It’s tough to keep track of how many times Congress has caved in to the Bush administration’s fear mongering over the past eight years. Still, this past week’s craven performance by the Senate represents a new low.

On Tuesday, the U.S. Senate passed a measure that would broaden the government’s domestic surveillance programs. Significantly, the legislation also gives the nation’s telecommunications industries retroactive immunity from criminal prosecution for their role in President Bush’s warrantless eavesdropping program.

The Senate vote is yet another blow to American civil liberties that have been repeatedly sacrificed in the name of national security. Equally important, the lopsided vote reveals how thoroughly the financial interests of the telecommunications industries trump the rule of law, not to mention the privacy rights of the American people.

In the aftermath of the September 11 terrorist attacks, the Bush Administration mounted a secret and illegal surveillance program with the help of the nation’s telecommunications companies. When details about the program became public in 2005, the White House, the Justice Department and the telephone companies, among others, faced charges that they had violated federal privacy laws.

Specifically, the program circumvented any number of restrictions on government wiretaps and other forms of electronic surveillance outlined in the Foreign Intelligence Surveillance Act (FISA) of 1978. Designed to provide safeguards against flagrant violations of privacy while ensuring the government’s ability to collect intelligence on foreign nationals and governments, FISA established a special court that would enable law enforcement agencies to obtain warrants for conducting electronic eavesdropping.

According to the Bush Administration, however, FISA regulations hampered intelligence gathering for its “war on terror” and decided to bypass the FISA court all together. The administration’s claims are rather suspect however. As the Washington Post reported, the FISA court has rarely denied investigators’ requests for permission to intercept foreign-to-foreign communication that is routed through U.S.-based telecommunications networks.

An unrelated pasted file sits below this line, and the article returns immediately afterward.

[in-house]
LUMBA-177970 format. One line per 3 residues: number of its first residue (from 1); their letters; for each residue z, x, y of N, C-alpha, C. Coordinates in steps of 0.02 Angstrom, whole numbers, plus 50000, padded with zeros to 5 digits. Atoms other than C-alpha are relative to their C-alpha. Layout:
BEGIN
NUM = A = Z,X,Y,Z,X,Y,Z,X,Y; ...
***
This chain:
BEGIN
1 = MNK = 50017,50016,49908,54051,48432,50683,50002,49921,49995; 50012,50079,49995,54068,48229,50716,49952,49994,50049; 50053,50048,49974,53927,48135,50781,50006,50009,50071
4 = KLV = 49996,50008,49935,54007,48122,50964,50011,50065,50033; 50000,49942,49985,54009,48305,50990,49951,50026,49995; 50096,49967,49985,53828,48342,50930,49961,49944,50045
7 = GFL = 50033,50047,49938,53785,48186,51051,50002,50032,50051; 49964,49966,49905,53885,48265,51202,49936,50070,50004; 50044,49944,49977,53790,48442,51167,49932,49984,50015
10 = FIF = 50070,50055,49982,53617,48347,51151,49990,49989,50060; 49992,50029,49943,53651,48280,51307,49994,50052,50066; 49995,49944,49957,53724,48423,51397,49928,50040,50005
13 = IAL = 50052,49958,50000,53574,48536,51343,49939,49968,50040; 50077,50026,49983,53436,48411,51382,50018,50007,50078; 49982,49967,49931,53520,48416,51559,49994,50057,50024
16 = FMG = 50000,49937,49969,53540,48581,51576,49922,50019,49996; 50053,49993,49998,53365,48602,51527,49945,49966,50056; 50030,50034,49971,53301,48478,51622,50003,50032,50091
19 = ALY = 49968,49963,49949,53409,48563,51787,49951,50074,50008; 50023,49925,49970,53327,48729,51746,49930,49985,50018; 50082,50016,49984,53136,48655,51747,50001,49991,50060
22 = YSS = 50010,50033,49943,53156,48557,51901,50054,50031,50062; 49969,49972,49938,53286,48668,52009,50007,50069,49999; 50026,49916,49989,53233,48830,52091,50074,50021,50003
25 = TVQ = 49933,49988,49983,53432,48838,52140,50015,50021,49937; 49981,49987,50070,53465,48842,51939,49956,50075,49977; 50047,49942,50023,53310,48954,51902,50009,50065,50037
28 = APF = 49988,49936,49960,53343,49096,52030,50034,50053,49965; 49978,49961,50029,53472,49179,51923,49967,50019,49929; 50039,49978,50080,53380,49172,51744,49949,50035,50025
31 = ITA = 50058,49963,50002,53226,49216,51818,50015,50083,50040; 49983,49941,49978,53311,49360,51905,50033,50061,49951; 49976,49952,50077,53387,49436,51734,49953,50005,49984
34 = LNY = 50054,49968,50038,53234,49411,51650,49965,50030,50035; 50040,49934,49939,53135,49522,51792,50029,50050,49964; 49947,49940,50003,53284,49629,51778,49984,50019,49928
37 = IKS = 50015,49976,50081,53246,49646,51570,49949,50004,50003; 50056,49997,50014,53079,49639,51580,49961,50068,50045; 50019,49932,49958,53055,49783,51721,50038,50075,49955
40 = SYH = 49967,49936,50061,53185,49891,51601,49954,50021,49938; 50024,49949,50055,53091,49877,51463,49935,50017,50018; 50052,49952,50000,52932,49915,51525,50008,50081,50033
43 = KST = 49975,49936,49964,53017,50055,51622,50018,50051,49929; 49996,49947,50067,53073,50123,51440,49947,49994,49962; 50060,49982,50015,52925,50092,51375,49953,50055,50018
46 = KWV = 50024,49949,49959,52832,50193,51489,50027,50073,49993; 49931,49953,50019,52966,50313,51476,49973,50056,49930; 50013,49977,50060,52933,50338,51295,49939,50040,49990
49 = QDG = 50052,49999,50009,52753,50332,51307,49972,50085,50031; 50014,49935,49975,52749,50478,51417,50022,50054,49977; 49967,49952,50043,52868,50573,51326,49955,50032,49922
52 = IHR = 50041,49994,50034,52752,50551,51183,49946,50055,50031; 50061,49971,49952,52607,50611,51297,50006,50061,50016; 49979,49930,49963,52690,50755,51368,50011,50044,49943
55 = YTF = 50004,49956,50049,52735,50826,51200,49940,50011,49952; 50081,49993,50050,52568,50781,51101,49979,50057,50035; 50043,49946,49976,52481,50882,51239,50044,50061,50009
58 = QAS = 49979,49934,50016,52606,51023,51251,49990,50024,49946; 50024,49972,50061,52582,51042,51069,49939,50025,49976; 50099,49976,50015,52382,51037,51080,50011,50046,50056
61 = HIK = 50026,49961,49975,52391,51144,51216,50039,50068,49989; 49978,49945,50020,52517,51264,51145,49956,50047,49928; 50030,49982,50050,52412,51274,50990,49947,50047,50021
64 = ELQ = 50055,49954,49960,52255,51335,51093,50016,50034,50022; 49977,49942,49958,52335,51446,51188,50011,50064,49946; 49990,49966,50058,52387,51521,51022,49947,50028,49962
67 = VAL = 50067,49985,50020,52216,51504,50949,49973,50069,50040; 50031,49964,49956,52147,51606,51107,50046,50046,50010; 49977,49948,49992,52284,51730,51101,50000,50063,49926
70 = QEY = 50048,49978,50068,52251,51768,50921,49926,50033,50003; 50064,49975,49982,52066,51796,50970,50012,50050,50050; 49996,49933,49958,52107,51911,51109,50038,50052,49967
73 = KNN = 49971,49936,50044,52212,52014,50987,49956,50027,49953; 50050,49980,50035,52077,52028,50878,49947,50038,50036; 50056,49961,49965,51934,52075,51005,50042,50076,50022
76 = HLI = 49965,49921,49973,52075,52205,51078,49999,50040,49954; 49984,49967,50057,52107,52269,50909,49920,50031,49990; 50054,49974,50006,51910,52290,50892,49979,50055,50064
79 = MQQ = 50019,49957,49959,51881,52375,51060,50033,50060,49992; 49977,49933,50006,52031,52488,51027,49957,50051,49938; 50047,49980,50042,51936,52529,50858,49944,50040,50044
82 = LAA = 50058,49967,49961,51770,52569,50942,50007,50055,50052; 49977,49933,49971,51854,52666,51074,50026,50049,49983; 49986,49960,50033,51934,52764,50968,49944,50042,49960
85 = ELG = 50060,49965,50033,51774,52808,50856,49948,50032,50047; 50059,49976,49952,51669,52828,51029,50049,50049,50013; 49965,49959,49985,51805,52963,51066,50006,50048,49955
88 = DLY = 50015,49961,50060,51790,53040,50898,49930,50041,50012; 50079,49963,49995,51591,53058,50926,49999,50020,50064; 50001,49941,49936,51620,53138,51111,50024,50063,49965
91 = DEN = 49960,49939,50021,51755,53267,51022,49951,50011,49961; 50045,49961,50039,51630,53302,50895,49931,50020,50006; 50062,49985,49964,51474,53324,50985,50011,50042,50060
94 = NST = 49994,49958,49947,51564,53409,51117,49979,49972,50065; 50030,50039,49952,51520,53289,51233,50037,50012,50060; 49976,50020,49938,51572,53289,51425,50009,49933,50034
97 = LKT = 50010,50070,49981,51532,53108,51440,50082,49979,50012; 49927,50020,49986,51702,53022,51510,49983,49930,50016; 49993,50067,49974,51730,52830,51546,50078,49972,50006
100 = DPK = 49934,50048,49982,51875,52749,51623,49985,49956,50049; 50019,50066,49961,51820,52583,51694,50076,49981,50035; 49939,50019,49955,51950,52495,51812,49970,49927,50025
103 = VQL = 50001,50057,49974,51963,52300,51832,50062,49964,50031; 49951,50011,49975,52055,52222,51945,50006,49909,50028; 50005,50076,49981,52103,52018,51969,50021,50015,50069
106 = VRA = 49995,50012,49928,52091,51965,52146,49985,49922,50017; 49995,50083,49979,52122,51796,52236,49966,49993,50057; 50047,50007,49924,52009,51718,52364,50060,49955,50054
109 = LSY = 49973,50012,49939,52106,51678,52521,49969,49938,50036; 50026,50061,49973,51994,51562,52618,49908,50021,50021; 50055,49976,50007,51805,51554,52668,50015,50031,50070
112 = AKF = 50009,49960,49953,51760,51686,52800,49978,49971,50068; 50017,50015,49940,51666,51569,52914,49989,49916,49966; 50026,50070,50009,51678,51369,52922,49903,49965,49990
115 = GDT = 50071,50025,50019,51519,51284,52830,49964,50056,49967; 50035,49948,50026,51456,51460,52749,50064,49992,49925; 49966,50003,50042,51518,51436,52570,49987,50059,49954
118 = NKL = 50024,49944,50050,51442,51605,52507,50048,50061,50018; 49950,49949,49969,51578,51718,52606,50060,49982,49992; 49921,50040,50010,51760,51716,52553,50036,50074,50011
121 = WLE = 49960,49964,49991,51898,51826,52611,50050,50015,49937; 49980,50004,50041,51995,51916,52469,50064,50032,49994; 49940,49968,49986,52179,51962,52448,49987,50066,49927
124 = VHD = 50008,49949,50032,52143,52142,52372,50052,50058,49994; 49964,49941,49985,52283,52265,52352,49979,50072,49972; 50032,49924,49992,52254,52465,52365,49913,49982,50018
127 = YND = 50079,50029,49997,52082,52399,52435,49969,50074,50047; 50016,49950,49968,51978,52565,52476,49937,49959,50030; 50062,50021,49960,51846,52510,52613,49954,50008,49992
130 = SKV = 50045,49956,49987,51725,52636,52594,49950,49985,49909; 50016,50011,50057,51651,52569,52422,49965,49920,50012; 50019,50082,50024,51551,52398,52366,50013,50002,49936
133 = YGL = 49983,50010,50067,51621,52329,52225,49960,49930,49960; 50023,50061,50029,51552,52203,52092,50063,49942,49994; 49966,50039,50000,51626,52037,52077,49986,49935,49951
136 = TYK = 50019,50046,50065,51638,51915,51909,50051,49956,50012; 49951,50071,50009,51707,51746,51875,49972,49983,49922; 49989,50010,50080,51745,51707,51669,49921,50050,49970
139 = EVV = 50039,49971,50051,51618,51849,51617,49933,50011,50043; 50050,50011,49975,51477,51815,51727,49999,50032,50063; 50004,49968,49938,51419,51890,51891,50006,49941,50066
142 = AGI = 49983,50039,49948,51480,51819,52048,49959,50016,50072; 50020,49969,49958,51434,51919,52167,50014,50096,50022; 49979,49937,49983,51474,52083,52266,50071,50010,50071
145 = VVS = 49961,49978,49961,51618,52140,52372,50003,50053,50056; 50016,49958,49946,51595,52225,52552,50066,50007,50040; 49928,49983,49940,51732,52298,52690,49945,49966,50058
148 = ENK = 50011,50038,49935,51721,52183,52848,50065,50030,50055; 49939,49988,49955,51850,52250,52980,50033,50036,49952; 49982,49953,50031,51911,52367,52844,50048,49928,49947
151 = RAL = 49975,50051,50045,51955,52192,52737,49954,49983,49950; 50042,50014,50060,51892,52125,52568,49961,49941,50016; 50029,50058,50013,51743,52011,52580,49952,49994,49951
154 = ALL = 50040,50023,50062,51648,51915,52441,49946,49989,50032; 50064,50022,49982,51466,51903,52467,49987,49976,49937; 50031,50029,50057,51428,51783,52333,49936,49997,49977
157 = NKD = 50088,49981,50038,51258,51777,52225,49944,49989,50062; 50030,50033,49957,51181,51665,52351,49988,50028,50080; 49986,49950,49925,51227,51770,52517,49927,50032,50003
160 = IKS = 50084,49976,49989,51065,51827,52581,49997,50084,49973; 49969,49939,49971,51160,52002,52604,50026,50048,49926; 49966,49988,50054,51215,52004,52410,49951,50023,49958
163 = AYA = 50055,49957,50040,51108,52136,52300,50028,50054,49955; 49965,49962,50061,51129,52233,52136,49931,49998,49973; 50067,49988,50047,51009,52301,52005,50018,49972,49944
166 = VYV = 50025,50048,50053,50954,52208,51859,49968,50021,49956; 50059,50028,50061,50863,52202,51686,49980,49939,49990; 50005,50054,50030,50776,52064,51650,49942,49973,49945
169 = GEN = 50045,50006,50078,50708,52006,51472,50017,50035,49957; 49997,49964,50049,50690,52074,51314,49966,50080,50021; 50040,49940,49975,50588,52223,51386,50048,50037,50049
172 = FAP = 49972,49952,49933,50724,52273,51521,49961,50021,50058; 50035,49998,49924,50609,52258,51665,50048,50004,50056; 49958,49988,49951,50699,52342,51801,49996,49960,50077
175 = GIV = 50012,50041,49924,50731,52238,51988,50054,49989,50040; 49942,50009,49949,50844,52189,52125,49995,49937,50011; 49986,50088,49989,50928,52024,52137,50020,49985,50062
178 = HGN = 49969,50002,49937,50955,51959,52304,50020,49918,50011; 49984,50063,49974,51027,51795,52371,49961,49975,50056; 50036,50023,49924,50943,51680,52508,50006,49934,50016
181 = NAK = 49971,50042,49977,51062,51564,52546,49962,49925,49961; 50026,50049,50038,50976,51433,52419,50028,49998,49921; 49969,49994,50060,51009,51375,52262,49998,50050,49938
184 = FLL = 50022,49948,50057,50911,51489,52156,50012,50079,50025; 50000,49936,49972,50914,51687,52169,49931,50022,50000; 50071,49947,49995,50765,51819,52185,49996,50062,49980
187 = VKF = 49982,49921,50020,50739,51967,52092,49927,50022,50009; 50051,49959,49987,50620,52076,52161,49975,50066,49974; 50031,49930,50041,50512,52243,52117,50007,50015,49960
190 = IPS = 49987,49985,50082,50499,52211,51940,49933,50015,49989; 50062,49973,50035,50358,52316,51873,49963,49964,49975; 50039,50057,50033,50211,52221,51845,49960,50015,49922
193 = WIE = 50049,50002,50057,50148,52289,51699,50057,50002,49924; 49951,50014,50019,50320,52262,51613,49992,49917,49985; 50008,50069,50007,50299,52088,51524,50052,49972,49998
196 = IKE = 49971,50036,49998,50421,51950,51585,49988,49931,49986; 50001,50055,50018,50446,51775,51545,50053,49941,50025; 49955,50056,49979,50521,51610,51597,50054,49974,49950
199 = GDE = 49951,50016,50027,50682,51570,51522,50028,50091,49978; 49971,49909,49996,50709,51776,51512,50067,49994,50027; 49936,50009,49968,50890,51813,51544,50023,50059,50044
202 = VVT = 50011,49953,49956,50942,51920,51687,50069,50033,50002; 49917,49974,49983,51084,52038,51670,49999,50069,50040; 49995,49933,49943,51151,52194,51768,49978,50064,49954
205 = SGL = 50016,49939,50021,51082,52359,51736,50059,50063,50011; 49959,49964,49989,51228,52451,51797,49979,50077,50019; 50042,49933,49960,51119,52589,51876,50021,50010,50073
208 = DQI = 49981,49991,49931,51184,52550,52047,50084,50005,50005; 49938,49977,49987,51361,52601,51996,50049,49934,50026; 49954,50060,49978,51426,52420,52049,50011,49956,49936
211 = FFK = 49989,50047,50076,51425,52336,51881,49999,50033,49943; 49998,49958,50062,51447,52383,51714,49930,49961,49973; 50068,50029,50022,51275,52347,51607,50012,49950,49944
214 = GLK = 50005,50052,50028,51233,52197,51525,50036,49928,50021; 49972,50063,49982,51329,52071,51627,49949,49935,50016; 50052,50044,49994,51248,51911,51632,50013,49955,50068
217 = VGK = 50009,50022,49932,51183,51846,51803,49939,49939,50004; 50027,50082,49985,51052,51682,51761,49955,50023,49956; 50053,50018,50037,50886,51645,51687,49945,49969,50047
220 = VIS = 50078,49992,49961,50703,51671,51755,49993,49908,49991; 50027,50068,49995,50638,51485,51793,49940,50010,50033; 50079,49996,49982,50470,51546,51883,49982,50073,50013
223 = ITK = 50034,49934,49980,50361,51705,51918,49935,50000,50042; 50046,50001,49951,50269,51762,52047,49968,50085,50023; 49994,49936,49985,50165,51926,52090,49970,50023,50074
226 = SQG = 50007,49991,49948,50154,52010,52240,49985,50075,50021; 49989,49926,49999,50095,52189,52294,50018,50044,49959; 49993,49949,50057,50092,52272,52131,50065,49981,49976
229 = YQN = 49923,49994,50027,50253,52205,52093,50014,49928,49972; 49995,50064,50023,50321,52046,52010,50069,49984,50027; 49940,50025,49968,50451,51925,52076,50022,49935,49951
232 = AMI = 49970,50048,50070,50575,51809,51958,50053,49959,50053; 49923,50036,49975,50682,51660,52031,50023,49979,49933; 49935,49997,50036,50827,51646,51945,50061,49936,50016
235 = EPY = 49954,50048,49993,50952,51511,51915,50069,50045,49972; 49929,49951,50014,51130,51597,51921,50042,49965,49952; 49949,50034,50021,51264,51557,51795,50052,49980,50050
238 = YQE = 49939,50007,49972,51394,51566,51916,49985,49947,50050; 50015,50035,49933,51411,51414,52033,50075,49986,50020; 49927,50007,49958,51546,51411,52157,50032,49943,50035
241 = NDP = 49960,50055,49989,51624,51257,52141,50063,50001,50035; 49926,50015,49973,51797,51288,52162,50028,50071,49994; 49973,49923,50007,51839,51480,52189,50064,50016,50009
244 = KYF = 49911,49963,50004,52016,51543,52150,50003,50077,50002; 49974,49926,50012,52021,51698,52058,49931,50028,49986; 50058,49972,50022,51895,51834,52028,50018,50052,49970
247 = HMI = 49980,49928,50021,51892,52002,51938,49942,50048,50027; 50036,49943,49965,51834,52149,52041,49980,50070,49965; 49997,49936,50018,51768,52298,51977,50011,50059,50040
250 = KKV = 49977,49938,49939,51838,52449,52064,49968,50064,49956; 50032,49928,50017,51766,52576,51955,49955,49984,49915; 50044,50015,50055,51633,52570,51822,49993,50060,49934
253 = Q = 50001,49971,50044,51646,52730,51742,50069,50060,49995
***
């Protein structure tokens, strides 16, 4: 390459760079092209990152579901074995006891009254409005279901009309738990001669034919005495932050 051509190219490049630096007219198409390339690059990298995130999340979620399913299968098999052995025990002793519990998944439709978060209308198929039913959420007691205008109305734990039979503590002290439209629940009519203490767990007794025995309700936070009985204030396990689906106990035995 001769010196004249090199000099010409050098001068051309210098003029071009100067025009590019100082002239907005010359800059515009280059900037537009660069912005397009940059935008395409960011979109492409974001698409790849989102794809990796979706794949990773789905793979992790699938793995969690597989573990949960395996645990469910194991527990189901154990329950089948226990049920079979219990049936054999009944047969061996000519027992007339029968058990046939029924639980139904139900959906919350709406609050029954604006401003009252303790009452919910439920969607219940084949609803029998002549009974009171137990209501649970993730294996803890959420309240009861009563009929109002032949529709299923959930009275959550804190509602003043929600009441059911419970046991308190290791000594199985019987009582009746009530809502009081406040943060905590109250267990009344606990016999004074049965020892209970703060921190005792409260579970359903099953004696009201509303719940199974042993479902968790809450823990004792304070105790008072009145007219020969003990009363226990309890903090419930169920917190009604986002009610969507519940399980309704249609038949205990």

Nevertheless, with a few notable exceptions, members of Congress on both sides of the aisle have repeatedly acquiesced to the administration’s demands for ever more invasive surveillance techniques. Indeed, in their hurry to complete a bill prior to the summer recess, Congress passed the Protecting America Act that extended the domestic surveillance program for six months and may have given the Bush Administration even broader powers than it had sought. This past week’s vote in the Senate is but one more instance of this disturbing trend.

Fortunately, the majority of House Democrats appear less enthusiastic about all of this than their Senate colleagues. Last November, the House passed a bill that does not grant immunity to the telecommunications industry for spying on Americans without court permission. With the Protecting America Act scheduled to expire on Feb. 15, Congress will have its work cut out for it trying to reconcile the House and Senate bills.

In the meantime, President Bush has made it clear that he is no longer content with temporary extensions of his domestic surveillance program. On Wednesday, Bush vowed to veto any bill that fails to immunize the telecommunications industry against criminal prosecution for violations of the nation’s wiretapping and privacy laws.

This critical debate over the need to balance national security interests with the desire to preserve civil liberties takes place against a backdrop of the telecom industry’s long history of corporate lobbying, influence peddling and exorbitant (and non-partisan) campaign contributions. Small wonder that so many politicians are eager to do the bidding of the powerful telecommunications industry.

The cozy relationship between the telecom giants and this country’s political class has enormous political, economic and legal implications. As former presidential candidate Sen. Chris Dodd (D-Conn.), argued on the Senate floor last Monday night, granting immunity to the telecommunications industry would set a troubling precedent: some corporations “are literally too rich to sue.”

Indeed. According to the Associated Press, approximately 40 lawsuits have been filed against the likes of AT&T, Verizon, and Sprint Nextel, alleging illegal wiretapping and invasion of privacy. But if the president, and not a few members of Congress have their way, the telecom’s legal problems would go away. Just in time for the telecommunication giants to launch a massive public relations campaign against net neutrality regulations that ensure non-discriminatory access to the Internet communication.

Kevin Howley is Associate Professor of Media Studies at DePauw University. He can be reached at .